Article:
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This is it. The place for the greatest writing: stories that transcend all other ‘genres’. Literary fiction goes above and beyond any specific genre in order to deliver stories that strike at the heart of what it means to be human.
An idyllic family are shattered by a phone call that reveals a terrible crime, committed years before. Alice Hoffman once again has hit gold with a story that will leave you feeling a plethora of emotions as you watch a family fall apart and the effects it has on all those around them. As always Hoffman captures the mood and atmosphere brilliantly, transporting you right in to this small sleepy town and it’s newfound problems. Highly recommended.
March 2011 Guest Editor Robert Goddard on Para Handy... Between 1905 and his retirement from journalism in 1924, Neil Munro produced 99 short stories for the Glasgow Evening News about the mishaps and misadventures of Para Handy and the crew of the Vital Spark. Ferrying assorted cargoes, some of them living, between Glasgow and the West Highland ports, Para, Dougie the mate, MacPhail the engineer and Sunny Jim the cook (in succession to The Tar) will welcome you aboard whenever you want to escape to their world within a world of scrapes, japes, disagreements and surprising discoveries. As Para himself would say, it’s “chust sublime.”
A struggle between good and evil forms the backbone of yet another awesome book from this South American author. He really is a master storyteller.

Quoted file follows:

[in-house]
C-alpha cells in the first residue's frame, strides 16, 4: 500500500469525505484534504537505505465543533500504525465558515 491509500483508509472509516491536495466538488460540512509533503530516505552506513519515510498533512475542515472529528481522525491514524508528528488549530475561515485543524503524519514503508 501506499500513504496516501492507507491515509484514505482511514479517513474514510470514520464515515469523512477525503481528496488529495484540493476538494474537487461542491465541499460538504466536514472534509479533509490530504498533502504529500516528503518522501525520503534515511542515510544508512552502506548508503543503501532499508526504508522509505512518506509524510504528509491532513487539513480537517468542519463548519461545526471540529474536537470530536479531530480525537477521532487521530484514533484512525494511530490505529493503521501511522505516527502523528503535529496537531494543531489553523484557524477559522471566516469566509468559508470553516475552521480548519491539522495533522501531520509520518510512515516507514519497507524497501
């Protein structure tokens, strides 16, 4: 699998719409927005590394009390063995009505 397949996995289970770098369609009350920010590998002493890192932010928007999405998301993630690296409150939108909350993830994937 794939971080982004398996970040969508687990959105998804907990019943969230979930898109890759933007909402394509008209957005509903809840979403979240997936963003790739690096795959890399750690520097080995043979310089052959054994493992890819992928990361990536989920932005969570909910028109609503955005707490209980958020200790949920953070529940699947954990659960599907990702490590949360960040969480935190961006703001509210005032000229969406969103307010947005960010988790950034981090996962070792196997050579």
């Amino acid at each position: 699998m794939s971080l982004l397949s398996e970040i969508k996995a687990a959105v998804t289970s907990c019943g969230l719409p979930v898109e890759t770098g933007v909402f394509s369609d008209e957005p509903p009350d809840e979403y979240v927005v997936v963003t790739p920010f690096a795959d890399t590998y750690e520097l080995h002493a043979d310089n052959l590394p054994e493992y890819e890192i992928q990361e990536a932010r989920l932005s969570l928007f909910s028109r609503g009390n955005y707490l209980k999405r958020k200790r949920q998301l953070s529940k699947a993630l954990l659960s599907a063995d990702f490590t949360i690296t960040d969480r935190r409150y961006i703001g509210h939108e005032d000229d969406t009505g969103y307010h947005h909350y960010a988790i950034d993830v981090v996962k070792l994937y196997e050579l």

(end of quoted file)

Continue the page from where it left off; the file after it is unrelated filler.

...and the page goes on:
June 2014 Guest Editor Freya North on The Red Tent... I was so bowled over by this extraordinary novel that when I finished it, I couldn’t speak. For hours. And I wept intermittently, for days. It was bought for me by one of my closest friends – who said I was to buy another copy for a woman I love and admire. Subsequently, I bought seven further copies – and I will buy more! The novel takes as its premise a small and seemingly insignificant verse of the Old Testament pertaining to Dinah, sister of Joseph and the only daughter of Jacob. This novel is fascinating enough just on the historical, archaeological level. But as profound exploration of the relationships and support existing between women it is truly special. It is as contemporary and relevant as it is ancient and fascinating and is perhaps my all time favourite book.
Living in a Newcastle suburb on a steady diet of Bailey's and chips, Rowena Vincent fantasizes about her absent father and the elimination of her mother's new boyfriend. When it becomes obvious she is losing her grip on reality, she is packed off to a teenage therapy group. Meet the Madolescents.
A Room of One's Own, based on a lecture given at Girton College Cambridge, is one of the great feminist polemics, ranging in its themes from Jane Austen and Charlotte Bronte to the silent fate of Shakespeare's gifted (imaginary) sister and the effects of poverty and sexual constraint on female creativity. Three Guineas was published almost a decade later and breaks new ground in its discussion of men, militarism and women's attitudes towards war. These two pieces reveal Virginia Woolf's fiery spirit and sophisticated wit and confirm her status as a highly inspirational essayist. On My Bookshelf by Philippa Gregory... This was recommended to me when I was 23. I remember taking it on a camping holiday and reading it while blowing up the airbed with a foot pump! Woolf says women can’t be expected to work creatively when they have no resources. I felt she explained in a logical way why women’s creativity is not more successful. I gave it to my daughter, because it’s such a powerful read and I wanted to pass that on to her. Philippa Gregory's new book, The White Queen, is out now.